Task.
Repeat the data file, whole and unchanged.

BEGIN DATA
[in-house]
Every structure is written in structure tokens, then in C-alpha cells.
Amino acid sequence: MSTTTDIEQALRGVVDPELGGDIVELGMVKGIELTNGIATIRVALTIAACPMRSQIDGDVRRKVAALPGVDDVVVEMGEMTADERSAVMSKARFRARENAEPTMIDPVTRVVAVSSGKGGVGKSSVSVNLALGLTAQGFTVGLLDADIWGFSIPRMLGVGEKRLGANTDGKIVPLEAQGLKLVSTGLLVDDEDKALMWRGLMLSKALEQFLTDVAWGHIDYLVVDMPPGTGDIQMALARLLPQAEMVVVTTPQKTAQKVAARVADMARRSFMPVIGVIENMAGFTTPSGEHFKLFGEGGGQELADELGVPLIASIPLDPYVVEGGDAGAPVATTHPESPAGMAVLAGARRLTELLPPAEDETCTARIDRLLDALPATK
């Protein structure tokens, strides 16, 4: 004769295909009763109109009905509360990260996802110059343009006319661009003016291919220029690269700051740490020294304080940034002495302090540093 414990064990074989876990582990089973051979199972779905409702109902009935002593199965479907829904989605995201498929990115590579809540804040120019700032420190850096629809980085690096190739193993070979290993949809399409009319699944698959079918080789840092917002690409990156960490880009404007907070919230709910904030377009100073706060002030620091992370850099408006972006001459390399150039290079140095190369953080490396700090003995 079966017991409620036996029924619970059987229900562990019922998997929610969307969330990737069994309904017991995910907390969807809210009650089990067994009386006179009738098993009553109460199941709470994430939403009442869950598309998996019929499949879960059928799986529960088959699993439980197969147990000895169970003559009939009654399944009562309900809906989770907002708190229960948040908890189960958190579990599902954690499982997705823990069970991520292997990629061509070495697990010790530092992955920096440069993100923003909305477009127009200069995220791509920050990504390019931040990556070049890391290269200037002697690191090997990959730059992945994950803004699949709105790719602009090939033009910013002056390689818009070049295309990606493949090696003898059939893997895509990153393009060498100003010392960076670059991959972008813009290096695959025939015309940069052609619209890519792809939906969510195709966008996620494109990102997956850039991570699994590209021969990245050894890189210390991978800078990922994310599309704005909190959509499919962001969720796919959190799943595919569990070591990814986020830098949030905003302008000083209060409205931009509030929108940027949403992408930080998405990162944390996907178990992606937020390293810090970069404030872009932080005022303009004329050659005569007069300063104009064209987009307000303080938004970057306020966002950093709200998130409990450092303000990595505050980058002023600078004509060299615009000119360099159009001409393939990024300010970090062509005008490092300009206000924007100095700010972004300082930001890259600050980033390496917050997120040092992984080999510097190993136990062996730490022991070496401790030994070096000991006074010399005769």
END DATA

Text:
[in-house]
Every structure is written in structure tokens, then in C-alpha cells.
Amino acid sequence: MSTTTDIEQALRGVVDPELGGDIVELGMVKGIELTNGIATIRVALTIAACPMRSQIDGDVRRKVAALPGVDDVVVEMGEMTADERSAVMSKARFRARENAEPTMIDPVTRVVAVSSGKGGVGKSSVSVNLALGLTAQGFTVGLLDADIWGFSIPRMLGVGEKRLGANTDGKIVPLEAQGLKLVSTGLLVDDEDKALMWRGLMLSKALEQFLTDVAWGHIDYLVVDMPPGTGDIQMALARLLPQAEMVVVTTPQKTAQKVAARVADMARRSFMPVIGVIENMAGFTTPSGEHFKLFGEGGGQELADELGVPLIASIPLDPYVVEGGDAGAPVATTHPESPAGMAVLAGARRLTELLPPAEDETCTARIDRLLDALPATK
């Protein structure tokens, strides 16, 4: 004769295909009763109109009905509360990260996802110059343009006319661009003016291919220029690269700051740490020294304080940034002495302090540093 414990064990074989876990582990089973051979199972779905409702109902009935002593199965479907829904989605995201498929990115590579809540804040120019700032420190850096629809980085690096190739193993070979290993949809399409009319699944698959079918080789840092917002690409990156960490880009404007907070919230709910904030377009100073706060002030620091992370850099408006972006001459390399150039290079140095190369953080490396700090003995 079966017991409620036996029924619970059987229900562990019922998997929610969307969330990737069994309904017991995910907390969807809210009650089990067994009386006179009738098993009553109460199941709470994430939403009442869950598309998996019929499949879960059928799986529960088959699993439980197969147990000895169970003559009939009654399944009562309900809906989770907002708190229960948040908890189960958190579990599902954690499982997705823990069970991520292997990629061509070495697990010790530092992955920096440069993100923003909305477009127009200069995220791509920050990504390019931040990556070049890391290269200037002697690191090997990959730059992945994950803004699949709105790719602009090939033009910013002056390689818009070049295309990606493949090696003898059939893997895509990153393009060498100003010392960076670059991959972008813009290096695959025939015309940069052609619209890519792809939906969510195709966008996620494109990102997956850039991570699994590209021969990245050894890189210390991978800078990922994310599309704005909190959509499919962001969720796919959190799943595919569990070591990814986020830098949030905003302008000083209060409205931009509030929108940027949403992408930080998405990162944390996907178990992606937020390293810090970069404030872009932080005022303009004329050659005569007069300063104009064209987009307000303080938004970057306020966002950093709200998130409990450092303000990595505050980058002023600078004509060299615009000119360099159009001409393939990024300010970090062509005008490092300009206000924007100095700010972004300082930001890259600050980033390496917050997120040092992984080999510097190993136990062996730490022991070496401790030994070096000991006074010399005769």